CHICAGO - The Stanley Cup, which has been on more adventures than perhaps any other piece of championship hardware, will make its first appearance in a gay-themed event this weekend.
The Chicago Gay Hockey Association invited the Blackhawks to join Sunday's Gay Pride Parade after the team won its first Stanley Cup title since 1961—and the team said yes. So did the Chicago Cubs, who will have their own float in the parade for the first time.
According to the Hockey Hall of Fame's Phil Pritchard, it will mark the first time the NHL's championship trophy has been on display at a gay-themed event.
"We are thrilled that it worked out as it's important for the city and important for the franchise," Blackhawks spokesman Adam Rogowin said.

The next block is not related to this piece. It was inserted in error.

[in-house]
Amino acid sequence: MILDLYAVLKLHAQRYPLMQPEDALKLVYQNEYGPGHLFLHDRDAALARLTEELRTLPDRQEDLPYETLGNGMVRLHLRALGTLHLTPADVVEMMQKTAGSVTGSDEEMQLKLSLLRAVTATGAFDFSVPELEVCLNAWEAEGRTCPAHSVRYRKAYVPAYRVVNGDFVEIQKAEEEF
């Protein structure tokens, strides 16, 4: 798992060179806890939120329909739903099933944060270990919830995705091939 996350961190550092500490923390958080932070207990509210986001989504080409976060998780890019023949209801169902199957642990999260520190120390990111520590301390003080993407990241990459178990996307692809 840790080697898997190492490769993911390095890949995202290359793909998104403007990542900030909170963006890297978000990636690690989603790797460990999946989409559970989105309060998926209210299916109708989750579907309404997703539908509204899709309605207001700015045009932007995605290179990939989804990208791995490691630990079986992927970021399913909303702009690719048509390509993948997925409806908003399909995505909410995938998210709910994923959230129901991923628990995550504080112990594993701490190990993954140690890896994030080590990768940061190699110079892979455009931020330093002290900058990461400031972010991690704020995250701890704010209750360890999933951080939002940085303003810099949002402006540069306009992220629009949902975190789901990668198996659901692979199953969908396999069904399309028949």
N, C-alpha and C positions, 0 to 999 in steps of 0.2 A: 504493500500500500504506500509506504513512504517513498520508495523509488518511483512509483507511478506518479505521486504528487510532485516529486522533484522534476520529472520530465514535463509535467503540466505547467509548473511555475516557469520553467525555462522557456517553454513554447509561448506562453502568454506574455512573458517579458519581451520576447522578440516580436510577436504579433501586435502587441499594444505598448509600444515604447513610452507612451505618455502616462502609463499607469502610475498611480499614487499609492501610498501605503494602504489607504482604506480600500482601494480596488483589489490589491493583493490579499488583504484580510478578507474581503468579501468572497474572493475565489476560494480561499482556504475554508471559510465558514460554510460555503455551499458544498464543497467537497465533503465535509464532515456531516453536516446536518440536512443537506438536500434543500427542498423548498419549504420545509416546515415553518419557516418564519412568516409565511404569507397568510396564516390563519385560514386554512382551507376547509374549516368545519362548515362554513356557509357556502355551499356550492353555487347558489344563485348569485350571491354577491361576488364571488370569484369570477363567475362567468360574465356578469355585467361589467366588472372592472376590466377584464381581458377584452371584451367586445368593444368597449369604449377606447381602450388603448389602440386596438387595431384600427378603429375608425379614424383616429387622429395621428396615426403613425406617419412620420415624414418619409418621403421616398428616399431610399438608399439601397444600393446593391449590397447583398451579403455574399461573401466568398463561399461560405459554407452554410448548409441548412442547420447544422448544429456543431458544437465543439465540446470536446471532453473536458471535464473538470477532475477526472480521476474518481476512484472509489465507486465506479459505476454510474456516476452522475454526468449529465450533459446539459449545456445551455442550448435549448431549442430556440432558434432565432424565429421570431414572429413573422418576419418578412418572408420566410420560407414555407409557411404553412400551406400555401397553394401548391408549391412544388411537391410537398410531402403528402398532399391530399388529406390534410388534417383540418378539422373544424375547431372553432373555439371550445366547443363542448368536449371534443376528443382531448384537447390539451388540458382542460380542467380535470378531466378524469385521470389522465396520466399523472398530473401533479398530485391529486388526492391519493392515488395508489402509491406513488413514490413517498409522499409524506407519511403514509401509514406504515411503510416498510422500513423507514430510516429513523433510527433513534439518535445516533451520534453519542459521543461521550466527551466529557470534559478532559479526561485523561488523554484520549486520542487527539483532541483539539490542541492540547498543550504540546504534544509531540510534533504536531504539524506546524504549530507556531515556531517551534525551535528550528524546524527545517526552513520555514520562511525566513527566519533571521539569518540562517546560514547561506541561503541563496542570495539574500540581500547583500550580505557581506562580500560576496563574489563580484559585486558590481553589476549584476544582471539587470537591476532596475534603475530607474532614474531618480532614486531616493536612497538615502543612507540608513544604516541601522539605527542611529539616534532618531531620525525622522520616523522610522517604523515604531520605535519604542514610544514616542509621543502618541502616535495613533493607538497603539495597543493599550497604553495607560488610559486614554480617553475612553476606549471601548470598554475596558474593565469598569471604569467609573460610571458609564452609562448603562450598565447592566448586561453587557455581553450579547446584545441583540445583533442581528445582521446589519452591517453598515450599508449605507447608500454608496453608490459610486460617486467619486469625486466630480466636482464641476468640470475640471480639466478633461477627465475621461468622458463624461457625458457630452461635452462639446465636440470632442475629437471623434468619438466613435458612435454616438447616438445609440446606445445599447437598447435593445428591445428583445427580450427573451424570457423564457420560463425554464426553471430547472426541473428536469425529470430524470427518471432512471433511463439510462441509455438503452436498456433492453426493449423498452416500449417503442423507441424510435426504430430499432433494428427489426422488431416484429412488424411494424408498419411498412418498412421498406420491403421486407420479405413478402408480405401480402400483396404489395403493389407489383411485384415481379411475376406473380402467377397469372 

Defenceman Brent Sopel and his wife, Kelly, will accompany the Cup on a float in the parade. Sopel, who was traded this week to Atlanta, is a 33-year-old father of three who said he volunteered to honour the late son of Toronto general manager Brian Burke, his former boss in Vancouver.
Brendan Burke, 21, was killed in an auto accident in February, just three months after publicly disclosing his homosexuality.
"Anybody who has had to bury a child has suffered a heartbreak and this was the first thing that came to mind," Sopel said. "Everything that happened last year with Brendan coming out last year and dying three months later, it was a tragedy."
Sopel said he's not really trying to make a statement.
"But everybody is a person and we all have feelings," he said.
As for the Cubs, Hall of Famer Ernie Banks will ride in a vehicle decorated with a brick-and-ivy motif reminiscent of Wrigley Field's outfield wall. The ballpark is only a few blocks from the parade route, and the Cubs have supported various gay community causes over the past several years.
"We know we have many fans in the community," said Mike Lufrano, the team's vice-president of community affairs.